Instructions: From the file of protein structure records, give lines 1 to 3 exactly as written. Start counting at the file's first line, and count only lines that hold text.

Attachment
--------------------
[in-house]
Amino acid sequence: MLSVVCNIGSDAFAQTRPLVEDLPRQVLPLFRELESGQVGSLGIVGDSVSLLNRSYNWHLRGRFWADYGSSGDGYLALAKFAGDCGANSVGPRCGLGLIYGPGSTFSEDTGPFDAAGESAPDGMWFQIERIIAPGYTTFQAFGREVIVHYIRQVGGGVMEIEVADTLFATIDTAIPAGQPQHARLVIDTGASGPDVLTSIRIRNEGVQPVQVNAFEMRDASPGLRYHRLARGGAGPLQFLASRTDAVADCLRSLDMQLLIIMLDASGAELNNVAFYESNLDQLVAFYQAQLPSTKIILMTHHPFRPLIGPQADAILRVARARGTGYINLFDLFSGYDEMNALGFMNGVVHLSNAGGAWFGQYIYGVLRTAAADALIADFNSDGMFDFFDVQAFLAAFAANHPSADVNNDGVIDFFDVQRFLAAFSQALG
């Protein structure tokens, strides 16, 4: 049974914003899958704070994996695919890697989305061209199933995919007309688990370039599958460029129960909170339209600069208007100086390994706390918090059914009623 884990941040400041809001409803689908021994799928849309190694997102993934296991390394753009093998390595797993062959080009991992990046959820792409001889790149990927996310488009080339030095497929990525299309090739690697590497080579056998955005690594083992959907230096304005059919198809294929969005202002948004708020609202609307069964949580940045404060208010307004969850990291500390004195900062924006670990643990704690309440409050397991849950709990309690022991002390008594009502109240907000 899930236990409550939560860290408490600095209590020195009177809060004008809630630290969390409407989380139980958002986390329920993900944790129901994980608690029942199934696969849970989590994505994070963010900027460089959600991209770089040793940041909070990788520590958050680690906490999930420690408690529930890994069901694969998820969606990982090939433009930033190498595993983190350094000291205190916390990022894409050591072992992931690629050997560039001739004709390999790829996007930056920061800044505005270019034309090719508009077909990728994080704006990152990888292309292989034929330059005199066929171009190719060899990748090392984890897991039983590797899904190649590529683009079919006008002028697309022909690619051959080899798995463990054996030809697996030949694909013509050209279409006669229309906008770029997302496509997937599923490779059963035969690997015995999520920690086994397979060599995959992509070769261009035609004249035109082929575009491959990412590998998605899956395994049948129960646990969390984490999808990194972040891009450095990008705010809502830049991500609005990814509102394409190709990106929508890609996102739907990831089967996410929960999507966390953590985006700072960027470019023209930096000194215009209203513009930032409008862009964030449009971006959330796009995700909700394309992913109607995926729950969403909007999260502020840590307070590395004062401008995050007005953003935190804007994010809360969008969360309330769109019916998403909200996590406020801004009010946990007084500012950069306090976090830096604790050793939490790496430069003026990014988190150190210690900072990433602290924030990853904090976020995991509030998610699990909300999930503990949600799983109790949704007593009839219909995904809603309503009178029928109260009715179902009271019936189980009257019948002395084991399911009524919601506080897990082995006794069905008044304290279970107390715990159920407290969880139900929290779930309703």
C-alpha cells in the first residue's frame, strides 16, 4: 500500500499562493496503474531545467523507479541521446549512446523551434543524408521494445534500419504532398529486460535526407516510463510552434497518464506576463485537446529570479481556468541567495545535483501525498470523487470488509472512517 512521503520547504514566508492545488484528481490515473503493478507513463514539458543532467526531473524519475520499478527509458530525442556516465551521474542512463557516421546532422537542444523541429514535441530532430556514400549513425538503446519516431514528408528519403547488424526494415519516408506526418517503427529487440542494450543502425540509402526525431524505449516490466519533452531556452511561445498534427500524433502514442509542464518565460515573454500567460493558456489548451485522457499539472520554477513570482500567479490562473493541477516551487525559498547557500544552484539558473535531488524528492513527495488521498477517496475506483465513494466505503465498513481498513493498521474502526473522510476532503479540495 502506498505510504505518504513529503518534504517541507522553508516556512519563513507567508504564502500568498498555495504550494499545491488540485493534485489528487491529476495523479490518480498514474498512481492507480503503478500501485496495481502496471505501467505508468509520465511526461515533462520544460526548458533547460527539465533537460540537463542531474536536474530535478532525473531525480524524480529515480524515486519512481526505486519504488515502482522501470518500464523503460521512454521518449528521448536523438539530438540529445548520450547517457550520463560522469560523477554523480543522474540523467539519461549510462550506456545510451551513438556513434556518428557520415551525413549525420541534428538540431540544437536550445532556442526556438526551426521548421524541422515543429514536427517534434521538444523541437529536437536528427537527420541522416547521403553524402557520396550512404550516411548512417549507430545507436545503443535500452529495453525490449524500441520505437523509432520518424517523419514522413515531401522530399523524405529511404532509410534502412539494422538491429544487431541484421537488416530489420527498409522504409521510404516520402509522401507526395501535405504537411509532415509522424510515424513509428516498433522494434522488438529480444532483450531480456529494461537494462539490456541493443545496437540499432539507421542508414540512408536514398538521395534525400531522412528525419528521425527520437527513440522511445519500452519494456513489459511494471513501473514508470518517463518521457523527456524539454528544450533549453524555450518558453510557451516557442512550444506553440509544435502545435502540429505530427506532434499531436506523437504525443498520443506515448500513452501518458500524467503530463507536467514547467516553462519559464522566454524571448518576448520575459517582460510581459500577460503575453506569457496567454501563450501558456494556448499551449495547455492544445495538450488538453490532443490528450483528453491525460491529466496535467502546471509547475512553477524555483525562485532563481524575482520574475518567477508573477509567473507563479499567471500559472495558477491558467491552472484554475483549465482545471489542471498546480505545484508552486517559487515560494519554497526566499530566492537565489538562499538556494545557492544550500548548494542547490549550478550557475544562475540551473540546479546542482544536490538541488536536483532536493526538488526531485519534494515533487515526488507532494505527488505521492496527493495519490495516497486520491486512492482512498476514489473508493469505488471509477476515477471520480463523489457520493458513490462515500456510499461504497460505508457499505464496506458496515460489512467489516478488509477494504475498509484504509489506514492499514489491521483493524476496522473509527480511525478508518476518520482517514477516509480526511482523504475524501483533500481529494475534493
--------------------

[in-house]
Amino acid sequence: MLSVVCNIGSDAFAQTRPLVEDLPRQVLPLFRELESGQVGSLGIVGDSVSLLNRSYNWHLRGRFWADYGSSGDGYLALAKFAGDCGANSVGPRCGLGLIYGPGSTFSEDTGPFDAAGESAPDGMWFQIERIIAPGYTTFQAFGREVIVHYIRQVGGGVMEIEVADTLFATIDTAIPAGQPQHARLVIDTGASGPDVLTSIRIRNEGVQPVQVNAFEMRDASPGLRYHRLARGGAGPLQFLASRTDAVADCLRSLDMQLLIIMLDASGAELNNVAFYESNLDQLVAFYQAQLPSTKIILMTHHPFRPLIGPQADAILRVARARGTGYINLFDLFSGYDEMNALGFMNGVVHLSNAGGAWFGQYIYGVLRTAAADALIADFNSDGMFDFFDVQAFLAAFAANHPSADVNNDGVIDFFDVQRFLAAFSQALG
């Protein structure tokens, strides 16, 4: 049974914003899958704070994996695919890697989305061209199933995919007309688990370039599958460029129960909170339209600069208007100086390994706390918090059914009623 884990941040400041809001409803689908021994799928849309190694997102993934296991390394753009093998390595797993062959080009991992990046959820792409001889790149990927996310488009080339030095497929990525299309090739690697590497080579056998955005690594083992959907230096304005059919198809294929969005202002948004708020609202609307069964949580940045404060208010307004969850990291500390004195900062924006670990643990704690309440409050397991849950709990309690022991002390008594009502109240907000 899930236990409550939560860290408490600095209590020195009177809060004008809630630290969390409407989380139980958002986390329920993900944790129901994980608690029942199934696969849970989590994505994070963010900027460089959600991209770089040793940041909070990788520590958050680690906490999930420690408690529930890994069901694969998820969606990982090939433009930033190498595993983190350094000291205190916390990022894409050591072992992931690629050997560039001739004709390999790829996007930056920061800044505005270019034309090719508009077909990728994080704006990152990888292309292989034929330059005199066929171009190719060899990748090392984890897991039983590797899904190649590529683009079919006008002028697309022909690619051959080899798995463990054996030809697996030949694909013509050209279409006669229309906008770029997302496509997937599923490779059963035969690997015995999520920690086994397979060599995959992509070769261009035609004249035109082929575009491959990412590998998605899956395994049948129960646990969390984490999808990194972040891009450095990008705010809502830049991500609005990814509102394409190709990106929508890609996102739907990831089967996410929960999507966390953590985006700072960027470019023209930096000194215009209203513009930032409008862009964030449009971006959330796009995700909700394309992913109607995926729950969403909007999260502020840590307070590395004062401008995050007005953003935190804007994010809360969008969360309330769109019916998403909200996590406020801004009010946990007084500012950069306090976090830096604790050793939490790496430069003026990014988190150190210690900072990433602290924030990853904090976020995991509030998610699990909300999930503990949600799983109790949704007593009839219909995904809603309503009178029928109260009715179902009271019936189980009257019948002395084991399911009524919601506080897990082995006794069905008044304290279970107390715990159920407290969880139900929290779930309703």